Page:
Residents invited to share their lives with someone in need

Residents on the Shared Lives scheme will get training and a weekly fee.

A new community based service to help adults with learning difficulties become more independent is launching in Hammersmith & Fulham very soon.

The Shared Lives service involves residents sharing their homes with someone who needs care and support and people are being invited to find out more and sign up.

The service is offered to adults who need support, including people with learning difficulties, mental health needs, physical disabilities, or older people.

“We are excited by this opportunity to extend choices for people with care and support needs,” said Cllr Vivienne Lukey, H&F Cabinet Member for Health and Adult Social Care.

“Evidence shows that community-based support enables greater independence, inclusion and choice for adults with learning difficulties.

“Plus this gives employment opportunities for local residents.”

A recruiting event for the H&F scheme took place at Bishop Creighton House, Fulham, earlier this week, but more residents are wanted to sign up.

There are over 150 Shared Lives Schemes across the UK. Local people from all backgrounds and all walks of life are trained and vetted as Shared Lives Carers and receive a weekly fee.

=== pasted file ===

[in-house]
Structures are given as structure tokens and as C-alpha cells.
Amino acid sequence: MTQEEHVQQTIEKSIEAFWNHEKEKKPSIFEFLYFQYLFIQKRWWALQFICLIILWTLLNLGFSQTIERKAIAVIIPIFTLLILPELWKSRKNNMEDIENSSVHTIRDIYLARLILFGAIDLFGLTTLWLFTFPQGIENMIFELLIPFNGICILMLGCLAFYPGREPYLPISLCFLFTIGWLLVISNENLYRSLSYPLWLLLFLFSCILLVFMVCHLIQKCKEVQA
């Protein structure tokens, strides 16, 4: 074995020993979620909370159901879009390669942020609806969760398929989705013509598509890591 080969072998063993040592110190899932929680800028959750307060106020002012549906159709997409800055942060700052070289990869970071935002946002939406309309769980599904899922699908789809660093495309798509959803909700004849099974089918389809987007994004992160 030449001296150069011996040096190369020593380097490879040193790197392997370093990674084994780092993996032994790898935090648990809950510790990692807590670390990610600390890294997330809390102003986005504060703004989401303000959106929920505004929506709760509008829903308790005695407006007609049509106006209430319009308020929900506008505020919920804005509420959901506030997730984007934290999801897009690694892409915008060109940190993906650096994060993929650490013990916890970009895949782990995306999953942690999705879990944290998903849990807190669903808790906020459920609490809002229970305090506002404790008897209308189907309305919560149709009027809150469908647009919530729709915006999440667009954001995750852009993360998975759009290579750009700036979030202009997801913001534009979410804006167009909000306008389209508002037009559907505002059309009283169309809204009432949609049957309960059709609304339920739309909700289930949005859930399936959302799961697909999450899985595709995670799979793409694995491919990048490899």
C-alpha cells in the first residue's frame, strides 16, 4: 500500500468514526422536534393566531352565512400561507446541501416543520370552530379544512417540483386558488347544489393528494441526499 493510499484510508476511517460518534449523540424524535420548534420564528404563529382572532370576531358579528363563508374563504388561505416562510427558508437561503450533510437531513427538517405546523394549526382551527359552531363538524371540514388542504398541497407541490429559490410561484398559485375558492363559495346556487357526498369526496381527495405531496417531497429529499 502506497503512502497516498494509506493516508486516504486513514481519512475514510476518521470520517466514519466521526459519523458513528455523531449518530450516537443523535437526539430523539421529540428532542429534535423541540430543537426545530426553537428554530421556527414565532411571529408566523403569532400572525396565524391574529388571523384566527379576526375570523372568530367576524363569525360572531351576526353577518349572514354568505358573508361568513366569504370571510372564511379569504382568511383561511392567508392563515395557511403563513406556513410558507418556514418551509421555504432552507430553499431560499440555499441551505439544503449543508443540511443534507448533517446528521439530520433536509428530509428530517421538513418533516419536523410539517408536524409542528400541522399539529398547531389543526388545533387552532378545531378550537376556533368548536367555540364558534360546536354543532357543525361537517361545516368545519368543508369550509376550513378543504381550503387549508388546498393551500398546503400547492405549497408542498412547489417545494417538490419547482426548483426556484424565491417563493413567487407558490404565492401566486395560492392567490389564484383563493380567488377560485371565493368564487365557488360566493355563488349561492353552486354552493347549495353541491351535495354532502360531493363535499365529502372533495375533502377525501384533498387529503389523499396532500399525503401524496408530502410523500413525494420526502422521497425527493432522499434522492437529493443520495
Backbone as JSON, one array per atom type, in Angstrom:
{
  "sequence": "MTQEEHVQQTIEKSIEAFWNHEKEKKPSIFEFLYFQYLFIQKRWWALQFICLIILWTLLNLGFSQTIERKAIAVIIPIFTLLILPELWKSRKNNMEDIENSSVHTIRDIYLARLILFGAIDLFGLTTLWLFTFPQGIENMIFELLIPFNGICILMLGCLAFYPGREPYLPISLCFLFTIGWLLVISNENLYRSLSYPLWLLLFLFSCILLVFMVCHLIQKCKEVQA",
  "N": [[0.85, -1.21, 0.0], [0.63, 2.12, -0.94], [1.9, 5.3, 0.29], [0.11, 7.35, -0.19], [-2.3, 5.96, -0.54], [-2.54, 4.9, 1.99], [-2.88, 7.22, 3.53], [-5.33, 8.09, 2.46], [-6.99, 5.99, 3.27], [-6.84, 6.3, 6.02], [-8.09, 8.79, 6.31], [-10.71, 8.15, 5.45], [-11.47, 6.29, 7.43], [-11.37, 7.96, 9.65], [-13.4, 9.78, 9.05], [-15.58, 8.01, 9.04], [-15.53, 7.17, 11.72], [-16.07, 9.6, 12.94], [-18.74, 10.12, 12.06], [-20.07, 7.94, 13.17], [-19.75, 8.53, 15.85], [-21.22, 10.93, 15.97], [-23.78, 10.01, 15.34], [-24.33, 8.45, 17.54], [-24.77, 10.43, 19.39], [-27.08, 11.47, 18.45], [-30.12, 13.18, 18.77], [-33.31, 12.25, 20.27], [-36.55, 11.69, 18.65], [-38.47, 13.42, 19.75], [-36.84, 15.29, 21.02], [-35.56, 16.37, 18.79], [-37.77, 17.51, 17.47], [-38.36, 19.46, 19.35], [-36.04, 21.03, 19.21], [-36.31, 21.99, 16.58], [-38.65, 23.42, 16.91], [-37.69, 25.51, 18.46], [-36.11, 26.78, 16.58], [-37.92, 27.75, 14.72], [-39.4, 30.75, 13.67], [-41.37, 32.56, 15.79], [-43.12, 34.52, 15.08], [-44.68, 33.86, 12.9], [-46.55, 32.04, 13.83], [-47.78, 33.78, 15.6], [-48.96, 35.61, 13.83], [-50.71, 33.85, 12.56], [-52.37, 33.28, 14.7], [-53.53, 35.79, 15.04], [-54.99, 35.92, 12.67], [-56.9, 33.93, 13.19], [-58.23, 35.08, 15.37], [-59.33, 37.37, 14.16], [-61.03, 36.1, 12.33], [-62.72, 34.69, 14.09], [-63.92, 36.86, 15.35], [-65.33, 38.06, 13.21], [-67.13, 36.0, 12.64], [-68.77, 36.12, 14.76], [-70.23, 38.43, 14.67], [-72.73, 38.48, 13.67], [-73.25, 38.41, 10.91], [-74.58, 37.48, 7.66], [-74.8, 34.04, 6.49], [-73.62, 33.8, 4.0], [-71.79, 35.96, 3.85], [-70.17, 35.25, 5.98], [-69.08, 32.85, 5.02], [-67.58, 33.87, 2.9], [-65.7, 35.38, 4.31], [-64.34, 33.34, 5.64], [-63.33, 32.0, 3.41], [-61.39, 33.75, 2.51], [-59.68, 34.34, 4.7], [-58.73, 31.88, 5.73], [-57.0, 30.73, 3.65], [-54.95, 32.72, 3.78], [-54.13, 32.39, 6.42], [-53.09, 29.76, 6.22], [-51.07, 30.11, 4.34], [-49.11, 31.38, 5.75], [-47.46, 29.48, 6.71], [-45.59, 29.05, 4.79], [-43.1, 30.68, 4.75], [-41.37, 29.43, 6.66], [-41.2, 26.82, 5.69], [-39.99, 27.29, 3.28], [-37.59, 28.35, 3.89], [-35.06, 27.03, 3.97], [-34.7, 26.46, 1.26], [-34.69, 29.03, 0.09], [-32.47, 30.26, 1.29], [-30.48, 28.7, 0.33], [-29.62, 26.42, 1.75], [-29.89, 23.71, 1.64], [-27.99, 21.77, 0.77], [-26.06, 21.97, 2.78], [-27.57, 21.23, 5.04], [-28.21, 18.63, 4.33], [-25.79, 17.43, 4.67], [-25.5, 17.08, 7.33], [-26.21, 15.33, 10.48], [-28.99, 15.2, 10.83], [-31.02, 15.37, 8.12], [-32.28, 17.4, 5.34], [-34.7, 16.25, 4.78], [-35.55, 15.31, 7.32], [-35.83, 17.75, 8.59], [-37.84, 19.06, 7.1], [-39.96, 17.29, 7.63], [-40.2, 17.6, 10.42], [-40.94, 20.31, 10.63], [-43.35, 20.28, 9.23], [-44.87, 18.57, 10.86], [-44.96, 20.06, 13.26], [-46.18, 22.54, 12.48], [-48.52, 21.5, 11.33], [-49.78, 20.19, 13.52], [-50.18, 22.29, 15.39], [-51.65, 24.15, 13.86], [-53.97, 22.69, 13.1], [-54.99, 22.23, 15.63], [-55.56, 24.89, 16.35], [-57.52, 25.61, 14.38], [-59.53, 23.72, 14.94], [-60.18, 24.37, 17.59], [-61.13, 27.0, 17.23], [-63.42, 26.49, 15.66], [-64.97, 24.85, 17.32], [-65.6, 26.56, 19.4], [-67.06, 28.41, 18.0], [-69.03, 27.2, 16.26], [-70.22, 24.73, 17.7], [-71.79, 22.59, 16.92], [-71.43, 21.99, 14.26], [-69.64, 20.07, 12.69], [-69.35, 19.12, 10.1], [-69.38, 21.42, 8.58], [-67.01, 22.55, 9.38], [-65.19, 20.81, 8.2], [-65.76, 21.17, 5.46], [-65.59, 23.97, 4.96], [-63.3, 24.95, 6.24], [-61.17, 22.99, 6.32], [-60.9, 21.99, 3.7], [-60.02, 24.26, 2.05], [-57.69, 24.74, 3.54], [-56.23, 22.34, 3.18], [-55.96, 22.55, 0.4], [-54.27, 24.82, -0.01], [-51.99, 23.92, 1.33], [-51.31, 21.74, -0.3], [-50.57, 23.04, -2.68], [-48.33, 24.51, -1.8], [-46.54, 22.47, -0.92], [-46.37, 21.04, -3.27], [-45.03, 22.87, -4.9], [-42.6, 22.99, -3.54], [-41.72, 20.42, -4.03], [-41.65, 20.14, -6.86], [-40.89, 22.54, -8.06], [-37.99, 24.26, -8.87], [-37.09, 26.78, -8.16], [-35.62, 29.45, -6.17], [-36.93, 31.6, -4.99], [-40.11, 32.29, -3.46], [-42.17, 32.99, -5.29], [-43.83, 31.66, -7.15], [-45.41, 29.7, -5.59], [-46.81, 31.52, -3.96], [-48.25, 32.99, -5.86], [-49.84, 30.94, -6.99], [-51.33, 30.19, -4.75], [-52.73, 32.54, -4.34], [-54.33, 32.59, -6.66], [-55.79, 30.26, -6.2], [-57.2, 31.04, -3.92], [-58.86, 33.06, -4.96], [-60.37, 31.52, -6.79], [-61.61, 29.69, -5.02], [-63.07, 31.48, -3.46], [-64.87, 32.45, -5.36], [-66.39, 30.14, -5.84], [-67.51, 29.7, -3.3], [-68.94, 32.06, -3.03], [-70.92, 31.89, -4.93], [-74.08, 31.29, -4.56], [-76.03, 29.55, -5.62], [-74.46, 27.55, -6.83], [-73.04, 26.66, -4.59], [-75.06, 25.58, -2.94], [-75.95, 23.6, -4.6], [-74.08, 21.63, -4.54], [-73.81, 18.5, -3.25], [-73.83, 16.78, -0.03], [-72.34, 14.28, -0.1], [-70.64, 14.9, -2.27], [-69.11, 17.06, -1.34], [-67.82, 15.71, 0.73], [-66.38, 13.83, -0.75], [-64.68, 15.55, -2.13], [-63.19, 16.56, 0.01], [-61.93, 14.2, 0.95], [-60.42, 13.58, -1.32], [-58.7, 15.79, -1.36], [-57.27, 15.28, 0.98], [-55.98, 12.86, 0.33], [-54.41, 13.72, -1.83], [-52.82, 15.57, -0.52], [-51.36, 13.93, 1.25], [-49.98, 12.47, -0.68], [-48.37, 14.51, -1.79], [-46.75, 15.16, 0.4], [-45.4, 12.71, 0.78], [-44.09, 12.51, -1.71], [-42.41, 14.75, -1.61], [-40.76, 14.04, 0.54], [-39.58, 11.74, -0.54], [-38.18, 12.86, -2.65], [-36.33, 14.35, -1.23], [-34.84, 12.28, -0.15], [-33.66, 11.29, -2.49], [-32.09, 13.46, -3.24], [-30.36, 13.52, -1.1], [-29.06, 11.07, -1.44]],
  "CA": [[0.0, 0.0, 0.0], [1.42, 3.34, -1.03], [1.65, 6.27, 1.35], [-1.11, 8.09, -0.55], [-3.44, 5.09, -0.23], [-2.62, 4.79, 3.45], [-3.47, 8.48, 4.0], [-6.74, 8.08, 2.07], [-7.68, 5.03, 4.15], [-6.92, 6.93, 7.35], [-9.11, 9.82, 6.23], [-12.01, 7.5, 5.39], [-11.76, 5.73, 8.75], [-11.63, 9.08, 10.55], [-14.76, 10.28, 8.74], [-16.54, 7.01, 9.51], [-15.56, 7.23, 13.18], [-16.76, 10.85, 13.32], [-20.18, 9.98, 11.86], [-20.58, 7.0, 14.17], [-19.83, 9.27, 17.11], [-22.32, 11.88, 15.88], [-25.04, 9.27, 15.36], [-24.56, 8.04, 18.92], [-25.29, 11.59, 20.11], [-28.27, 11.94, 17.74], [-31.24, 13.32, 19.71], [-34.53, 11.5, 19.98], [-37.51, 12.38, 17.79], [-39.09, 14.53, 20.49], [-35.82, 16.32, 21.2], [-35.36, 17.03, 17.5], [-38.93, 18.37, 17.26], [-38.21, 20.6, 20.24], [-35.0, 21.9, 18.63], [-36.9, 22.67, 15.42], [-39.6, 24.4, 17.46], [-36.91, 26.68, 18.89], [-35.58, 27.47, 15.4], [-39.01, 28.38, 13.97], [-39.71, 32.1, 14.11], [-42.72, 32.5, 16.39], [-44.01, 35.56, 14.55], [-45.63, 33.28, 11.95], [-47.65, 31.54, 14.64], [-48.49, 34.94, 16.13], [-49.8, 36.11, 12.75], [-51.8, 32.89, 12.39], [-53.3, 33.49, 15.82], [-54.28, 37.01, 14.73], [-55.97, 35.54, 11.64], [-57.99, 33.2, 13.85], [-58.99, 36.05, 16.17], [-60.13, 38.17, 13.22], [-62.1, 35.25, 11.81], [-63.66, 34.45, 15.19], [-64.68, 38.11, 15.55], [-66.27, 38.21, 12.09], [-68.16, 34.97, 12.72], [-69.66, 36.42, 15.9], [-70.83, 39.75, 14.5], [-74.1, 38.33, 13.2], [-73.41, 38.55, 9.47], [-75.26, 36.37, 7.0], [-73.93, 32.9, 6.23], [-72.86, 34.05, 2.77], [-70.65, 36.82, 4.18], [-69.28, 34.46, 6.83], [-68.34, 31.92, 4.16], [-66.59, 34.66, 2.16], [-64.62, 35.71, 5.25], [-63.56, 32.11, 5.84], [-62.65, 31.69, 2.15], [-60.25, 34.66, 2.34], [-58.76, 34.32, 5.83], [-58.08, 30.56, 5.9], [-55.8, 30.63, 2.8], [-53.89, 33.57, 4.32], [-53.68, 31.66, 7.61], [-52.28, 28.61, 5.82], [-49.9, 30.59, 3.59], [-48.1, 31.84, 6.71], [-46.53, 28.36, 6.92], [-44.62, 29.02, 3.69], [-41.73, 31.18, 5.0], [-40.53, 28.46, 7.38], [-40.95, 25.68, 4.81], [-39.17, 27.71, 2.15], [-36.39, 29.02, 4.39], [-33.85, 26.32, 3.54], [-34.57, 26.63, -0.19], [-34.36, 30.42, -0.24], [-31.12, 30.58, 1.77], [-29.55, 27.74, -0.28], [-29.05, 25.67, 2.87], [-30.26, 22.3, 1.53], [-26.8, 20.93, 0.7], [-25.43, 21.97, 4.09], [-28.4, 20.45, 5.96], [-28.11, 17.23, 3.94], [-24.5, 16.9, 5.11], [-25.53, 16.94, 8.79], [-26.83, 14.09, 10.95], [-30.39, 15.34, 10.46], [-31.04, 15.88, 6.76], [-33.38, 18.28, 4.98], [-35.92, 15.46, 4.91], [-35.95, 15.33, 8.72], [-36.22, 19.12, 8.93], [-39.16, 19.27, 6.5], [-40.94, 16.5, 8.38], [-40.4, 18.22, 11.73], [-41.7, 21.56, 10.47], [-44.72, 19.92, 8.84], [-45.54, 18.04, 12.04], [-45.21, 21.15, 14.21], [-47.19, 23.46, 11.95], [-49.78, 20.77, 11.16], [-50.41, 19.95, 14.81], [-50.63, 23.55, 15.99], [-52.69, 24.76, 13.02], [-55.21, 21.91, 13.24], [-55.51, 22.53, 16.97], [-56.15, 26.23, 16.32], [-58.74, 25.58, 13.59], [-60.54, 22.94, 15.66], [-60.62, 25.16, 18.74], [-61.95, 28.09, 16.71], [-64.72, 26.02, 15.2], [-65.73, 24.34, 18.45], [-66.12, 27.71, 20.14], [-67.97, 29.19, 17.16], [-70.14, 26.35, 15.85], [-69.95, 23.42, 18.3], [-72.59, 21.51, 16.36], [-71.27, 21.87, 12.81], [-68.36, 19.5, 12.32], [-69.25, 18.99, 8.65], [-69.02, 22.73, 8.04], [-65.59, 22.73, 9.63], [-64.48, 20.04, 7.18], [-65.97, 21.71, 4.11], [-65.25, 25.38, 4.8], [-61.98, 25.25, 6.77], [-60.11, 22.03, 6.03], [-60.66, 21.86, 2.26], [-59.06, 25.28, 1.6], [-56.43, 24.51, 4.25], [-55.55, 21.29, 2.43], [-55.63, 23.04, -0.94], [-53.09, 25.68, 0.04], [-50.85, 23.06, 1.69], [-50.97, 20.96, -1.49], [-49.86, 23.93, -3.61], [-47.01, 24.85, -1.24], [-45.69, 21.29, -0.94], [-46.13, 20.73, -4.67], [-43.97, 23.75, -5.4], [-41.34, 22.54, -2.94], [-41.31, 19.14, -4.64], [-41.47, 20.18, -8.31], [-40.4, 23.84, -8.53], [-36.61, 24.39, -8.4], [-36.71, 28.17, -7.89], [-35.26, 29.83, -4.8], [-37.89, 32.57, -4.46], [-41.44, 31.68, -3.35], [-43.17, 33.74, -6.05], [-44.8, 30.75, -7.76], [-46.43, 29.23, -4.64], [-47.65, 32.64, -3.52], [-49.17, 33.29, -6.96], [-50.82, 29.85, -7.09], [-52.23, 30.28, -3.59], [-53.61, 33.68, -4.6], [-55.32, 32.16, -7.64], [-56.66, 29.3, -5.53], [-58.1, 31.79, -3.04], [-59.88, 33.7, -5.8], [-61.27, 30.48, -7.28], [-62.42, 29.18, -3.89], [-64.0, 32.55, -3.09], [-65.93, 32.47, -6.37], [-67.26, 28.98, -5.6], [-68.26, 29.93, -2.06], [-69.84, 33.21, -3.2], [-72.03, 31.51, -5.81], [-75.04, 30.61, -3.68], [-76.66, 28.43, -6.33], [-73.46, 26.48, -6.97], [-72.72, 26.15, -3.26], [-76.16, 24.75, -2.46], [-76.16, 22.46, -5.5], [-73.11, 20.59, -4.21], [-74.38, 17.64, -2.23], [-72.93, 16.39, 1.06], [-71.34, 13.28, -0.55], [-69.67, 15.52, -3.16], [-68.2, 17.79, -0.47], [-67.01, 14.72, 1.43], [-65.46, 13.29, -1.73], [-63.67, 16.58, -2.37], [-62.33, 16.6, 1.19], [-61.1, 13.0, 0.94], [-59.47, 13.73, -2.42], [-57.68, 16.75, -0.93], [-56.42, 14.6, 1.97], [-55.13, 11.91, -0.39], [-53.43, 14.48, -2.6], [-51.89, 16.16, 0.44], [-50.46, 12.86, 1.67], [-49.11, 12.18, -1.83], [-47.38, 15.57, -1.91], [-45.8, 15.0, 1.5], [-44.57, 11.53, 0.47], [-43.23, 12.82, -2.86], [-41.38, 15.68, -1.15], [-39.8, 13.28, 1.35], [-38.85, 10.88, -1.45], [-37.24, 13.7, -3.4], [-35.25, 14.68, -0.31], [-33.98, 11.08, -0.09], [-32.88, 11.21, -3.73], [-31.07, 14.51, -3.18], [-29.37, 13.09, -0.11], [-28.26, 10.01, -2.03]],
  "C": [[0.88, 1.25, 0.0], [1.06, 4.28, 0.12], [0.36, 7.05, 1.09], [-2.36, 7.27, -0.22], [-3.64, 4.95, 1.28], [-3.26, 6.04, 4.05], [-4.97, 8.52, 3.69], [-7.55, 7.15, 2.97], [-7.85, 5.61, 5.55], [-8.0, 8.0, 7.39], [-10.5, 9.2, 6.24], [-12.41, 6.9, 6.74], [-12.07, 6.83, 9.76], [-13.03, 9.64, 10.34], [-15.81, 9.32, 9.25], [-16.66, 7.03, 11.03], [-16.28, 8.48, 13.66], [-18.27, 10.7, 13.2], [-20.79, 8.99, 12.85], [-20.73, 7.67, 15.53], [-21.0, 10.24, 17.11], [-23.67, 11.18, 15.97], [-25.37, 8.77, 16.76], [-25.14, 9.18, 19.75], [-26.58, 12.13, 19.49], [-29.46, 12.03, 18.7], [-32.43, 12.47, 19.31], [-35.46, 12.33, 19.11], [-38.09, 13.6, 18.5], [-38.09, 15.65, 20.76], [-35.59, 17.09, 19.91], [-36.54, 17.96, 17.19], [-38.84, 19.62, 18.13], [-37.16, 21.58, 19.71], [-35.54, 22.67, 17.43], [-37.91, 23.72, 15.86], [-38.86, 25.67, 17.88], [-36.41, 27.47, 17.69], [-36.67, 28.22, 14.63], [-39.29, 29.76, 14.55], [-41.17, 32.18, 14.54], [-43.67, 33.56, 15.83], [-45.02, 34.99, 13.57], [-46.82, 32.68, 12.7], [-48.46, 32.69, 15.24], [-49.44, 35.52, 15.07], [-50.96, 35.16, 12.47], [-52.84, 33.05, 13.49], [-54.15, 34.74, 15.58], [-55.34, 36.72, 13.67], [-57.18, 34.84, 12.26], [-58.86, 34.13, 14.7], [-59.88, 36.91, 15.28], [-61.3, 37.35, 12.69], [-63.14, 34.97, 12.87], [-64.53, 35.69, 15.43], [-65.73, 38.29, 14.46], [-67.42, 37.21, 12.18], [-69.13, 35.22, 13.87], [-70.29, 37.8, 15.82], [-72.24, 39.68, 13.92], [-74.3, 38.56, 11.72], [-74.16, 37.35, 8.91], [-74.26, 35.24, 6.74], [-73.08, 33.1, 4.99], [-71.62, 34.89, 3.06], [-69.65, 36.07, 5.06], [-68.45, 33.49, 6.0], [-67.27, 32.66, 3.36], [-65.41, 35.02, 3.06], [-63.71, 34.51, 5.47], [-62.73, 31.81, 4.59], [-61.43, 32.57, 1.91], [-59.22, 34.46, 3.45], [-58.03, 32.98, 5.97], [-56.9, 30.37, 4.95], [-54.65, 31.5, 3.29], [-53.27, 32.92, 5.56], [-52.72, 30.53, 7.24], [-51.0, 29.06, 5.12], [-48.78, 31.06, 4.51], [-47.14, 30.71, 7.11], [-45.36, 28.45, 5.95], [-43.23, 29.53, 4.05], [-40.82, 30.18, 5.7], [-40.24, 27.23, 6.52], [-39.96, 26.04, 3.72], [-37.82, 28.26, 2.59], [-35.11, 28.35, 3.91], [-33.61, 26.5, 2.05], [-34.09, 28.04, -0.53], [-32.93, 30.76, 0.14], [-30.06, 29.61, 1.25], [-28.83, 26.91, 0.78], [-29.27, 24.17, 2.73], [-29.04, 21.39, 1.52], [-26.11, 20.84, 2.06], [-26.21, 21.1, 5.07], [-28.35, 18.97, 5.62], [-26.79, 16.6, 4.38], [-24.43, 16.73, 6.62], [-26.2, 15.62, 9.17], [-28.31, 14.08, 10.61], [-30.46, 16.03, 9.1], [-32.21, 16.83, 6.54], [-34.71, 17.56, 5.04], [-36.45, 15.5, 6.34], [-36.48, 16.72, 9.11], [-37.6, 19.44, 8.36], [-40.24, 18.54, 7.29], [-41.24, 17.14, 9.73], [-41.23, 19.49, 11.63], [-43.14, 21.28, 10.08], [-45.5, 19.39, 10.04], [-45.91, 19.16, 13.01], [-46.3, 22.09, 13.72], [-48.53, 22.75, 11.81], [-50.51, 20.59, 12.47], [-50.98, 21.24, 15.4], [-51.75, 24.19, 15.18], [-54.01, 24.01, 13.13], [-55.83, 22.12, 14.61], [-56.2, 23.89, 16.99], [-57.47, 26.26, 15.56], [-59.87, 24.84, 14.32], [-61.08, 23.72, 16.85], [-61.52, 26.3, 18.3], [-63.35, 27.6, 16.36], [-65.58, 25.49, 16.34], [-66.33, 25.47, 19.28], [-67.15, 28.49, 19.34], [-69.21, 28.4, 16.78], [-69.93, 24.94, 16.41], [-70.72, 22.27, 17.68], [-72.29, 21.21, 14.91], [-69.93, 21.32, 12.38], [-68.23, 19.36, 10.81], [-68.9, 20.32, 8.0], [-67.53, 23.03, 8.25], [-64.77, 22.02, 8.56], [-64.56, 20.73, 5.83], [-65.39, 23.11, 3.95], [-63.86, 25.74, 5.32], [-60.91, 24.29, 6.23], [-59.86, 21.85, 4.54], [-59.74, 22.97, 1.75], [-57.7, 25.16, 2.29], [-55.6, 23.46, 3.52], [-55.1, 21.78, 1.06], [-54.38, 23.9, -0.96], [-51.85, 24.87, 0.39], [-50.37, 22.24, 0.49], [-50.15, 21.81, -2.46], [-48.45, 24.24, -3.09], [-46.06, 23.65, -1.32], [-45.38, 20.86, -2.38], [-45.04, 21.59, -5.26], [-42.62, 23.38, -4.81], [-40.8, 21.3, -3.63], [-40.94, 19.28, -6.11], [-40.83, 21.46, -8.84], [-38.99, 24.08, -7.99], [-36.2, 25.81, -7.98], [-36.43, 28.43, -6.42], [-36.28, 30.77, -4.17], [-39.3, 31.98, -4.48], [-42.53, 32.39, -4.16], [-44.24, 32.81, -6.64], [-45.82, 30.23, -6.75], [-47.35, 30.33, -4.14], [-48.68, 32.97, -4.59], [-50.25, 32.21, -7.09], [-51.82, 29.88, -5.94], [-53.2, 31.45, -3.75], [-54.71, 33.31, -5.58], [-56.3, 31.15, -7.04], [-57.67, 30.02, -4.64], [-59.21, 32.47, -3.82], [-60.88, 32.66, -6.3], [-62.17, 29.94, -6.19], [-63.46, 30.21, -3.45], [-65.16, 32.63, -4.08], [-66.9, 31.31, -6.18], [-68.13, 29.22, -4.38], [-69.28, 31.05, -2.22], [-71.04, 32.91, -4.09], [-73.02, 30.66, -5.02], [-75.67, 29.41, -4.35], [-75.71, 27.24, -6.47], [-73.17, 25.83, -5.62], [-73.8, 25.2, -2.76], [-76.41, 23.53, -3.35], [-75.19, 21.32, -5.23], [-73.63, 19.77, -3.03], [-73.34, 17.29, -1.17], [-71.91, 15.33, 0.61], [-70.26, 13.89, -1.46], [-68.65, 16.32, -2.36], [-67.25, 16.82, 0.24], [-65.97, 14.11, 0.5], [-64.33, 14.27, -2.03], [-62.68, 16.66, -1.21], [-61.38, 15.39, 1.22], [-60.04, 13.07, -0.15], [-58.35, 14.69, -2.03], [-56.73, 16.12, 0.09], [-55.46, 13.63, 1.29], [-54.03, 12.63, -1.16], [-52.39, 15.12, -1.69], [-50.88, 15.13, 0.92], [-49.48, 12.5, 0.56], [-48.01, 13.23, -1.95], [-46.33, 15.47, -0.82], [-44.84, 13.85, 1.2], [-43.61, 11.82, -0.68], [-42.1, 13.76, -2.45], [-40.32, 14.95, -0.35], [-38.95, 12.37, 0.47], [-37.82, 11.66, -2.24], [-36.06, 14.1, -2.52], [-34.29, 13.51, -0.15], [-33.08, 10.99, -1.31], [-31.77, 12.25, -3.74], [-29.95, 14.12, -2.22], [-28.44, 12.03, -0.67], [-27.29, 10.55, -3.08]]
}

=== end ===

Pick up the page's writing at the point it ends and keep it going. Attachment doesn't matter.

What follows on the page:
Service users are offered accommodation in the carer’s home on either a long-term or a short break basis. 

Schemes are managed by experts, funded by local authorities and regulated by the Care Quality Commission.

The H&F scheme is being delivered by Grace Eyre, a charity with extensive experience of managing Shared Lives Schemes. Grace Eyre is planning to develop the service through a pilot project spanning 18 months. 

Eva Eriksson, CEO of Grace Eyre says, “Shared Lives is an exceptional care and support model which will provide new opportunities for people with learning difficulties and/or mental health needs and excellent career opportunities for people to become professional carers.

“We’re very excited to be working in Hammersmith & Fulham and recruiting carers to develop the Shared Lives scheme.”

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